Supreme Court Rejects Coal Industry Lawsuit, Defends EPA Veto of Mountaintop Removal Mine
Today the U.S. Supreme Court denied the coal mining industry’s request to hear a case against the Environmental Protection Agency (EPA) for vetoing part of a permit for one of the largest and most harmful mountaintop removal coal mines in West Virginia’s history, the Spruce No. 1 mine. By declining to take the case the Supreme Court refused to reverse the lower court’s ruling that the EPA has full authority to protect clean water whenever necessary to prevent unacceptable environmental harm.
In October 1999, the Spruce No. 1 Mine became the subject of the first significant federal court decision on mountaintop removal mining, won by individual community members and the West Virginia Highlands Conservancy (represented by Appalachian Mountain Advocates and Public Justice). That case initiated years of controversy and litigation over this proposed mine. In the meantime, the science accumulated showing how devastating this type of mining is for local waters and communities.
In Jan. 2011, the EPA decided to veto the Spruce No. 1 Mine permit based on robust science showing the irreparable harm that would occur if the mining company were allowed to permanently bury and pollute natural headwater streams with mining waste. The permit would have allowed the Mingo Logan coal company to bury and destroy more than six miles of pristine mountain streams under mining waste dumps created from the destruction of more than 2,000 acres of land, releasing harmful pollutants into downstream waters that sustain local communities and wildlife. Appalachian citizen groups have been fighting to save the streams that would be destroyed by the Spruce Mine for more than a decade—as one of the largest, most harmful mountaintop removal mines ever proposed.
“The Spruce No. 1 mine is one of the largest and most destructive mountaintop removal mines ever proposed in Appalachia," said Trip Van Noppen, president of Earthjustice. "EPA’s decision to veto the dumping of waste from this mine was a decision to prevent the most extreme impacts of the most radical type of strip mining—the worst of the worst. The Clean Water Act, enacted with wide bipartisan and public support, gave EPA broad authority to step in and stop this type of wholesale destruction and pollution of U.S. waters. The Supreme Court refusal to hear industry’s baseless case confirms that the EPA has the clear legal authority to prevent the dumping of waste whenever it would cause unacceptable harm to communities and the environment.”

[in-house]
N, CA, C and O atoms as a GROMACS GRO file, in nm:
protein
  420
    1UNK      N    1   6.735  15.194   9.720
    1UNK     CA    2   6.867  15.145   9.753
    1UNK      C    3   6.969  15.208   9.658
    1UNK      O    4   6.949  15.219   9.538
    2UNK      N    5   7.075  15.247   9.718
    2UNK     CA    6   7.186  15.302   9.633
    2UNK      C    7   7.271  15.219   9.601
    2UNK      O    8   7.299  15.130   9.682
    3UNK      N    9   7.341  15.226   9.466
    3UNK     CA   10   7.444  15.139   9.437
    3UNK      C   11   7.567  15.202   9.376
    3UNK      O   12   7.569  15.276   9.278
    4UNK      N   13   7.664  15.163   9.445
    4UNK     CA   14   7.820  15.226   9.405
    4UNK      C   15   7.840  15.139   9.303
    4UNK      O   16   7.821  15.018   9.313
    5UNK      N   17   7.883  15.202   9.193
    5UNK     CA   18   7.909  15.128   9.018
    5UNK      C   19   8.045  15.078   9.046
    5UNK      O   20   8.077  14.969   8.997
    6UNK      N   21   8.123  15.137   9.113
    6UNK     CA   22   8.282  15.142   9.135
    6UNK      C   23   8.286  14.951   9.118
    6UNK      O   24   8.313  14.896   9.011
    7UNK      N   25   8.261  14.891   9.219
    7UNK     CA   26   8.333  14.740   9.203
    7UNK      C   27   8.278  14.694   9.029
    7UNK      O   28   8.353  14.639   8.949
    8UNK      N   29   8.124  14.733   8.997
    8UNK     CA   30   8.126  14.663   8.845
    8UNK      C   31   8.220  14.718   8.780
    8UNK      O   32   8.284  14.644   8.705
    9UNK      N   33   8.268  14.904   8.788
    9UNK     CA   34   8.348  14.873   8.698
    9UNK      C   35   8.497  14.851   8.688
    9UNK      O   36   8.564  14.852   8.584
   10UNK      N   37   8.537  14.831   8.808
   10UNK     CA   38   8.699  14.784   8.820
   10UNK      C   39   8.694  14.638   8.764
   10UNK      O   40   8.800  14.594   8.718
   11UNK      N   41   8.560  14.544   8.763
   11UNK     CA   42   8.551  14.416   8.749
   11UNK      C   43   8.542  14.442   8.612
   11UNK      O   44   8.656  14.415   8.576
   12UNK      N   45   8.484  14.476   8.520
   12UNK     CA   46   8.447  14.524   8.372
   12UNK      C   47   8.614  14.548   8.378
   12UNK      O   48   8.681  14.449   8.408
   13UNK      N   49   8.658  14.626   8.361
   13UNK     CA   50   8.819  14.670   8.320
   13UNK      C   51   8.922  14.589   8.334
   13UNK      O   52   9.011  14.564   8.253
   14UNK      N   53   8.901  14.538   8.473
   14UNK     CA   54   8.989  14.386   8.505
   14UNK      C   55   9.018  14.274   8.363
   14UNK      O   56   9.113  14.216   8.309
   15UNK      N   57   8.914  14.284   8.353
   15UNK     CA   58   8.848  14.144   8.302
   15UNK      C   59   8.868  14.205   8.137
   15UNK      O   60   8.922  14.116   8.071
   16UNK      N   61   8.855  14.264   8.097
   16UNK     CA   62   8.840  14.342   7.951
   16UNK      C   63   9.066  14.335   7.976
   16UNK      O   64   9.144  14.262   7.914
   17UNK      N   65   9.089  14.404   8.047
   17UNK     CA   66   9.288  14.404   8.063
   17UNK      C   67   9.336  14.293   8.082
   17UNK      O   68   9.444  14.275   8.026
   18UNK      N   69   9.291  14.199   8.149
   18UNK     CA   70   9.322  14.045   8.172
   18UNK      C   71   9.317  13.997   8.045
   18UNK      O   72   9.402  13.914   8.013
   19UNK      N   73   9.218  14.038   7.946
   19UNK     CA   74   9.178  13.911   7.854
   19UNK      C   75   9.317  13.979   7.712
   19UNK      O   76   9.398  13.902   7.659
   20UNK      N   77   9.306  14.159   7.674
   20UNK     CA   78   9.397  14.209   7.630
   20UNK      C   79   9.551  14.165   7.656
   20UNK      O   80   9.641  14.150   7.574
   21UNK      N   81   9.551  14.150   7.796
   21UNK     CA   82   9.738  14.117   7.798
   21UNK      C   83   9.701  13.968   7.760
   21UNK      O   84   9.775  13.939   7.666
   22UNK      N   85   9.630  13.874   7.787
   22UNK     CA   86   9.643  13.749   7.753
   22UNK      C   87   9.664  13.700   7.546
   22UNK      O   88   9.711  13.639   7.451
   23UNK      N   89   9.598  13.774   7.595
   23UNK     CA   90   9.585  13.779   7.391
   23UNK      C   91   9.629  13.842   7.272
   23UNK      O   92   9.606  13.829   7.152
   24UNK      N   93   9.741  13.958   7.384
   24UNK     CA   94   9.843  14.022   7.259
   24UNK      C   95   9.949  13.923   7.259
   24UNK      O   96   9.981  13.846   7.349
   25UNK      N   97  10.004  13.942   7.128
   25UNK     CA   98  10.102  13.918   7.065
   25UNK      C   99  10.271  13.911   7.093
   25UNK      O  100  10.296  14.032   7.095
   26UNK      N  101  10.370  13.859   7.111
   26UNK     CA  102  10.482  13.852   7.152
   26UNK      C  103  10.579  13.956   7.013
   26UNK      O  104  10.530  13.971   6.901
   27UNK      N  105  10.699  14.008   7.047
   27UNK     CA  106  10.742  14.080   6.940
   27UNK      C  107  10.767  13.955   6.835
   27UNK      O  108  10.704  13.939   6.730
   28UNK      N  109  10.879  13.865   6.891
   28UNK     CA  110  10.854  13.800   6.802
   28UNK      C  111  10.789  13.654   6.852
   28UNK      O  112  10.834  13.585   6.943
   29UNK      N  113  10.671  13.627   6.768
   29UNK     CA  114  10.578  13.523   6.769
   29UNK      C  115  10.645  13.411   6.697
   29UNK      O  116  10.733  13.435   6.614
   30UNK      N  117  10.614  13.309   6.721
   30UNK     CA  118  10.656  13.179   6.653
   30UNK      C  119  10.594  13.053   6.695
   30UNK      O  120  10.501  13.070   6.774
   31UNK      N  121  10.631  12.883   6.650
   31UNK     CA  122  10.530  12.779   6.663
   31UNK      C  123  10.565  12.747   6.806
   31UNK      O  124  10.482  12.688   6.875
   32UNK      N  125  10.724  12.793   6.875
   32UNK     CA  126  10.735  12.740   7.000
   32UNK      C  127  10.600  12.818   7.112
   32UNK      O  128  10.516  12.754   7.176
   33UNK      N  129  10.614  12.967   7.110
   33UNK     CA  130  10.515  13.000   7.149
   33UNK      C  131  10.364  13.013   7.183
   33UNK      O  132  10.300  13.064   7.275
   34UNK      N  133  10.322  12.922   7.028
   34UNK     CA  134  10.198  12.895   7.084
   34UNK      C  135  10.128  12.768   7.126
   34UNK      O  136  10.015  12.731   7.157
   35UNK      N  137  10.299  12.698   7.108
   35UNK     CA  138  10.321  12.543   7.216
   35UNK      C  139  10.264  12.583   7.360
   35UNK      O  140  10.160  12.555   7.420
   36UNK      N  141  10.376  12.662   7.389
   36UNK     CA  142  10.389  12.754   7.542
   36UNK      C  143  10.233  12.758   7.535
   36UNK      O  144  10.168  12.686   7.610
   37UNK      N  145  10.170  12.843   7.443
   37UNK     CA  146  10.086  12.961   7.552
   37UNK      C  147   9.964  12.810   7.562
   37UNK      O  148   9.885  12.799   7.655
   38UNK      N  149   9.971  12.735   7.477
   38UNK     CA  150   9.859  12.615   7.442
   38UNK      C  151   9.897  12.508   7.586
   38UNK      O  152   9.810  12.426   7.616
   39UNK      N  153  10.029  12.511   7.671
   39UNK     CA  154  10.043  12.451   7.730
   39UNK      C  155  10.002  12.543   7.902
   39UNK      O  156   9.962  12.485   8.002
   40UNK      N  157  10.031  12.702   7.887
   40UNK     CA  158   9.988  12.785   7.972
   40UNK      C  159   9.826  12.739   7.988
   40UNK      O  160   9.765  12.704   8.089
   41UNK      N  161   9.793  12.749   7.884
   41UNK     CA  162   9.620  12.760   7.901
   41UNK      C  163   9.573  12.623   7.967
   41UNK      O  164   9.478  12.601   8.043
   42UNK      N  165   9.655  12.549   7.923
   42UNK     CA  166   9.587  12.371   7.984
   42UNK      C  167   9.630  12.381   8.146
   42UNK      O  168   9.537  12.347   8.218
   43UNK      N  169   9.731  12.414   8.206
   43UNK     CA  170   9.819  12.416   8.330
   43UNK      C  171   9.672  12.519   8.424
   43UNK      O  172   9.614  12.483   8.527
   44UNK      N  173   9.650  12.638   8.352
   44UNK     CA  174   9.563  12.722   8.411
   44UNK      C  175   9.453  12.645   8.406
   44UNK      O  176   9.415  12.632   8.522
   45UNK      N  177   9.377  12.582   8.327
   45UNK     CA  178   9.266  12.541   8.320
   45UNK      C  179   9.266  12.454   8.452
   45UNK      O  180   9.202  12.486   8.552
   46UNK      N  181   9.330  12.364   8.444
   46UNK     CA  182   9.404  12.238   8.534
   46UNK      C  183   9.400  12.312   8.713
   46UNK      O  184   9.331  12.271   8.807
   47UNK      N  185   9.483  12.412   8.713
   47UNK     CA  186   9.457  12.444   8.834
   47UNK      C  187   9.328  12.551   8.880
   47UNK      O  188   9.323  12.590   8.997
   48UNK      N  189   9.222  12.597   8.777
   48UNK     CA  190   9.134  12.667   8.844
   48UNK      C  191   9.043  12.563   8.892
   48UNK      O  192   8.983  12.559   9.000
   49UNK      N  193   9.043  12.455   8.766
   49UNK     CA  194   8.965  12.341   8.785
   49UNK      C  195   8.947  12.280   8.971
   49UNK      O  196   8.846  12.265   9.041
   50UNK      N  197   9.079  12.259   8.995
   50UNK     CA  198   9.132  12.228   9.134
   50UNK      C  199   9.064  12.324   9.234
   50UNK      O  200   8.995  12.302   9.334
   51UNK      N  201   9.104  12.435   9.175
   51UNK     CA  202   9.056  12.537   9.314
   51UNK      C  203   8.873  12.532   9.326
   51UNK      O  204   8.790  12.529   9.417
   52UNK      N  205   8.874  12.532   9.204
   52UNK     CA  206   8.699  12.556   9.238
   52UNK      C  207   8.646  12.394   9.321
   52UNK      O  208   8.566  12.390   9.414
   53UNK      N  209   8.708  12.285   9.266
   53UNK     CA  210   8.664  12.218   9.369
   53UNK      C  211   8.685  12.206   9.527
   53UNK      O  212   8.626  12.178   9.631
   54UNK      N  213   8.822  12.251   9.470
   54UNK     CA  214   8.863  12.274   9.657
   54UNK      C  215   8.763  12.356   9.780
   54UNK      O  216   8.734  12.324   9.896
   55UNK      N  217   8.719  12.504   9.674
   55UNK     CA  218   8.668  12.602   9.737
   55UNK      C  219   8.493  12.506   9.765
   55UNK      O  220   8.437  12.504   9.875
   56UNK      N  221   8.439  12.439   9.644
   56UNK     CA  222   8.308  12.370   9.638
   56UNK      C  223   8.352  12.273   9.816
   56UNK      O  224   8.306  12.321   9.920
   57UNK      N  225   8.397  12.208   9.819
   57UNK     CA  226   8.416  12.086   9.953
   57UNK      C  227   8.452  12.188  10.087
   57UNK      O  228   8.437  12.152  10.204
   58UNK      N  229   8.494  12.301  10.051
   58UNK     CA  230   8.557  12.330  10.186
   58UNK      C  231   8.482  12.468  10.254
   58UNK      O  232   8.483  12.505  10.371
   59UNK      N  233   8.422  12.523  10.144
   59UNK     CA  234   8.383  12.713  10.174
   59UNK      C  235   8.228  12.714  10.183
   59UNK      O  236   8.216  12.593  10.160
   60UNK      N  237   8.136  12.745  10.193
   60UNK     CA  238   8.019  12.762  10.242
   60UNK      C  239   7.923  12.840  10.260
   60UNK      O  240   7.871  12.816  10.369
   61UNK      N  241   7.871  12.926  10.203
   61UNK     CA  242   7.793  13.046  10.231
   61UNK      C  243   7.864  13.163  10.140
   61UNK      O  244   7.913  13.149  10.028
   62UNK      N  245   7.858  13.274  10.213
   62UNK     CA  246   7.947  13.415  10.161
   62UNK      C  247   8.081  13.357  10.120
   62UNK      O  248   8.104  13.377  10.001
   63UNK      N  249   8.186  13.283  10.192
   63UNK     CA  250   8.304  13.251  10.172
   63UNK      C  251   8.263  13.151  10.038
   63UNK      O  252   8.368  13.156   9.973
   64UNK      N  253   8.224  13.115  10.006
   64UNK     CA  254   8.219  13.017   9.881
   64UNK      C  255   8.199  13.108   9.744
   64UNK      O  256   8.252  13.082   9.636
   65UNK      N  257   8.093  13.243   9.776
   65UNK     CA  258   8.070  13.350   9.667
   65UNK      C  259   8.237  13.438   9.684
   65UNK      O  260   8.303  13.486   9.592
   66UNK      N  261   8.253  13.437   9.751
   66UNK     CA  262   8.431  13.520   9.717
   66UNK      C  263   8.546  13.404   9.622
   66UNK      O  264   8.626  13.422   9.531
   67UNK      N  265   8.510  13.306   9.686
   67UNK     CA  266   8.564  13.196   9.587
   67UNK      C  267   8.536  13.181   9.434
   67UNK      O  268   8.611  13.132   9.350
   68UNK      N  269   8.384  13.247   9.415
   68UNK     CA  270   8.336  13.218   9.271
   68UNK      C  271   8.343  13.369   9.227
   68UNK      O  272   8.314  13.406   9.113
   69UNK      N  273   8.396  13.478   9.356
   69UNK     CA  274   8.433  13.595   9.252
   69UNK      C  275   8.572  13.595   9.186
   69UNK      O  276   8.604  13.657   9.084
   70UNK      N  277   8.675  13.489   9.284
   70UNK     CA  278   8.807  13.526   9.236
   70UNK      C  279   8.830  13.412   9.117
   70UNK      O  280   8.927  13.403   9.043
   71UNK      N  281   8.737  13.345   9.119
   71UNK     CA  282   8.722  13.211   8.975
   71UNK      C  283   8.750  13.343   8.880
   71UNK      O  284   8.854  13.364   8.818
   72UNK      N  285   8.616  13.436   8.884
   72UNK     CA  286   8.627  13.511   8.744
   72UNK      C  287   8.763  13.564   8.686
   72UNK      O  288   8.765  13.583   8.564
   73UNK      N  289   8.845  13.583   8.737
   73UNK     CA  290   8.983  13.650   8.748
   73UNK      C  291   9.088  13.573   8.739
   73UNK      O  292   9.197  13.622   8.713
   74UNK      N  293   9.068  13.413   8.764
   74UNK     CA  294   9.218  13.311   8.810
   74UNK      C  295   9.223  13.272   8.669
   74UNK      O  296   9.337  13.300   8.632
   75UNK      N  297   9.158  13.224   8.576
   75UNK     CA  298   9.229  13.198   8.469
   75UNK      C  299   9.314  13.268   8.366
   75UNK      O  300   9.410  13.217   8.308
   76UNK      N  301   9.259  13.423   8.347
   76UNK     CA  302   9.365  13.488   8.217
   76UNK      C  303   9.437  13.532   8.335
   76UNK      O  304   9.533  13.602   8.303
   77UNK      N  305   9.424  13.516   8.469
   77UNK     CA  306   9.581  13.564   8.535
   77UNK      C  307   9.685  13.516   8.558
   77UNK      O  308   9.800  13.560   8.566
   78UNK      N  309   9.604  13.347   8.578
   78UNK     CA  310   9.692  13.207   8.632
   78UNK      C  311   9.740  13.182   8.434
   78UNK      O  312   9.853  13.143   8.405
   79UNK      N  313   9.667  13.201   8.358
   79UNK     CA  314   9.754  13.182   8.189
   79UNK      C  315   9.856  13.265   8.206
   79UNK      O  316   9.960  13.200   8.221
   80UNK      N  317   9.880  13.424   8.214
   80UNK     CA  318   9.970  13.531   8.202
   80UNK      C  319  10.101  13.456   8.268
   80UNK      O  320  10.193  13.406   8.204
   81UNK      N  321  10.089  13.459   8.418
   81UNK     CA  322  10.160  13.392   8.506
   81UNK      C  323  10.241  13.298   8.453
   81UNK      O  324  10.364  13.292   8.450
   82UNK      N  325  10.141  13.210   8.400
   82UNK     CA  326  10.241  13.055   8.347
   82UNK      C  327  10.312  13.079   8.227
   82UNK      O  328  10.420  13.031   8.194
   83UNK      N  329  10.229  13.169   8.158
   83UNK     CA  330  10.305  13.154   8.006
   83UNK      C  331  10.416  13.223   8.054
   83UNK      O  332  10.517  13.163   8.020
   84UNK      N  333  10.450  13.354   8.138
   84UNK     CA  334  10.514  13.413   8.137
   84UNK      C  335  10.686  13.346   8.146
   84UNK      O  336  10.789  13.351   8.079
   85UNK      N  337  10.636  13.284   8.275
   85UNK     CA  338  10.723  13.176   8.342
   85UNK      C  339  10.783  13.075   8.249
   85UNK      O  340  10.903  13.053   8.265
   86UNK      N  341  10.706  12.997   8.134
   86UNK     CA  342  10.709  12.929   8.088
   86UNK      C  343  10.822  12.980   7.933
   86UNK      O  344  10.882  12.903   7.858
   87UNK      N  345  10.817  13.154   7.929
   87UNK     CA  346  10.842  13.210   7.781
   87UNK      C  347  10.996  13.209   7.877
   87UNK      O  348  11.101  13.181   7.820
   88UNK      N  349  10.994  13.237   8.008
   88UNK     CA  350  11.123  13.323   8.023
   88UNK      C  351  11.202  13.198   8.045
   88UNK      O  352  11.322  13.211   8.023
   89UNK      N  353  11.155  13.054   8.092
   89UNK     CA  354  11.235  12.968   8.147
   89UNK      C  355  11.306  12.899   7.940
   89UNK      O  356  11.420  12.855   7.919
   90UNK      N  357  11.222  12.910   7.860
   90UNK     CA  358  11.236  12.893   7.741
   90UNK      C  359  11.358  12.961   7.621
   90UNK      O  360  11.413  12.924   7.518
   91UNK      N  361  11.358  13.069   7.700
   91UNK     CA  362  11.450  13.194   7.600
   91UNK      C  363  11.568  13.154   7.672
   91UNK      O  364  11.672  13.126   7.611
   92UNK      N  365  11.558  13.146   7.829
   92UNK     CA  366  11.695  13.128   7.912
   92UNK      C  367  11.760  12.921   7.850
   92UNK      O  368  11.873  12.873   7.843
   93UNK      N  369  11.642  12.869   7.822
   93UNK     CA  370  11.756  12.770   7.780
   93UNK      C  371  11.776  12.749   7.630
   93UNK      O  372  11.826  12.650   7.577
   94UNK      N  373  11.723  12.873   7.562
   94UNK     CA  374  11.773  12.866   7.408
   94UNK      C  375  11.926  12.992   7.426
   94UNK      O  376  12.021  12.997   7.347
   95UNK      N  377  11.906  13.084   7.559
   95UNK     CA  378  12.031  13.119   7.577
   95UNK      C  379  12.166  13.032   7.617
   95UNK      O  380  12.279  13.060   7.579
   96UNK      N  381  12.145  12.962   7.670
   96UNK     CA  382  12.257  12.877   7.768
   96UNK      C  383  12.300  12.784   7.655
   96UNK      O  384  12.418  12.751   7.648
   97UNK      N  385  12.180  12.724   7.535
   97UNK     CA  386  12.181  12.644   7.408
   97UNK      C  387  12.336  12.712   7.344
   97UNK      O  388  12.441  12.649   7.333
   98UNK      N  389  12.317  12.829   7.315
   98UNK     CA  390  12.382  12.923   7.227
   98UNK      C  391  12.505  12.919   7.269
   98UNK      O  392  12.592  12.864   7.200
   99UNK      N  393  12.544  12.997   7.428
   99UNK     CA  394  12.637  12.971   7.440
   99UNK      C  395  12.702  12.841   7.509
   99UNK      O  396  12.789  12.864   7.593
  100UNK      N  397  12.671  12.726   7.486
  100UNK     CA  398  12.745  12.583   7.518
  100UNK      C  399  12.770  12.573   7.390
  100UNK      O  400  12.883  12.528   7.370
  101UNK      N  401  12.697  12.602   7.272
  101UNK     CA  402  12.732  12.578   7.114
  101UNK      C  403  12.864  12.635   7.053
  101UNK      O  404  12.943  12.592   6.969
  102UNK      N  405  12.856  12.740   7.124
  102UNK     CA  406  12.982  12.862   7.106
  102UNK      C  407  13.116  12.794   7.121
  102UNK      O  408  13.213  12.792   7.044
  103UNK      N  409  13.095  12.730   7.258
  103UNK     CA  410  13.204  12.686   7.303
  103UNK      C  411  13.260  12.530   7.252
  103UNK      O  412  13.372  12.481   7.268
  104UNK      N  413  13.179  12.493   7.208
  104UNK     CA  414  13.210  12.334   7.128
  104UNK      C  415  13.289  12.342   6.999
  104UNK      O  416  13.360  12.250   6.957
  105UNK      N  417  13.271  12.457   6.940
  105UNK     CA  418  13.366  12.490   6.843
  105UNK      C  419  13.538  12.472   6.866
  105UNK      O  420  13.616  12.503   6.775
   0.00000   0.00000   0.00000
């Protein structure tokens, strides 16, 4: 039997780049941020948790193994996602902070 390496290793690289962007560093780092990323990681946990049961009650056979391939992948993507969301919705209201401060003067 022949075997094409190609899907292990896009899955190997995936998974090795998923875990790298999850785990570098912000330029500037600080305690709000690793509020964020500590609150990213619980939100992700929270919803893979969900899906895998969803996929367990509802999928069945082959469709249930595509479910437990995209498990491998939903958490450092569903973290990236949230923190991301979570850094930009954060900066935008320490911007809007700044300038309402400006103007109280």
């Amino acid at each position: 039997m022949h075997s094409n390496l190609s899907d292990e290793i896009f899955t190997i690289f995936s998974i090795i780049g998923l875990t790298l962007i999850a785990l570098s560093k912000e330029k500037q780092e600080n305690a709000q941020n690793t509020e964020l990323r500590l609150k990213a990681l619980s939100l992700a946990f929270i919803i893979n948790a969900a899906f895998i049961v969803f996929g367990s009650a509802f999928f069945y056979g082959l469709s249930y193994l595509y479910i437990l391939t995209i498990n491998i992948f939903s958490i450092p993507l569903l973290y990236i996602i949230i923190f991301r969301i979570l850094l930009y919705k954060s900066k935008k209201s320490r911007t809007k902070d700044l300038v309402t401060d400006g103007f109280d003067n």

In this instance, the EPA decided to veto the Spruce No. 1 mine permit after substantial new science had come to light. The EPA considered more than 50,000 written comments before issuing the veto. The vast majority—70 percent—supported the EPA’s veto.
“The coal industry has falsely painted the Spruce mine veto as an example of EPA overreach and a ‘war on coal,’ when in fact EPA’s authority to veto this permit is obvious from the face of the statute and EPA’s decision is based on clear scientific evidence of serious environmental harm from mining,” said Jim Hecker, environmental enforcement director at Public Justice and co-counsel in the 1998 case that initially blocked the Spruce mine
In 2012, the D.C. district court ruled that the EPA lacked authority to veto the permit after the Corps had issued it, without addressing the scientific merits of the EPA’s decision. In 2013, the D.C. Circuit (in an opinion by Judges Henderson, Griffith and Kavanaugh) unanimously reversed the district court’s ruling and upheld the EPA’s authority to veto whenever there is unacceptable harm, including after a permit has been issued. The full D.C. Circuit then denied the coal company’s petition for en banc review.
“This is a very gratifying outcome for water drinkers everywhere," said Vivian Stockman, project coordinator, Ohio Valley Environmental Coalition. “The Court agrees that Congress gave EPA the authority to protect our waters from devastating harm, harm the proposed massive Spruce mountaintop removal mine would wreak if its permit was not vetoed. By protecting clean water, EPA is ultimately protecting human health, and as recent events have underscored, here in central West Virginia we cannot depend on the coal industry, nor state government to protect human health by protecting clean water. We need EPA to be able to keep a check on things.”
Today’s denial of certiorari reaffirms what the D.C. Circuit decided—that the EPA has authority to veto a harmful permit after it is issued. The case now goes back to the district court to review the scientific merits of the EPA’s veto decision in this specific instance.
"It's absurd that we have to fight this hard to protect one site from mountaintop removal when there are so many threatening the health of mountain communities,” said Vernon Haltom, executive director of Coal River Mountain Watch. "We have to rely on the EPA to do the job clearly entrusted to them, because the West Virginia Dept. of Environmental Protection long ago abdicated their mission. To struggle so long for one site is all the more reason that we need to pass the Appalachian Community Health Emergency Act, HR 526."
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Clear-cutting a forest is relatively easy—just pick a tree and start chopping. But there are benefits to more sophisticated forest management. One technique—which involves repeatedly harvesting smaller trees every 30 or so years but leaving an upper story of larger trees for longer periods (60, 90, or 120 years)—ensures a steady supply of both firewood and construction timber.
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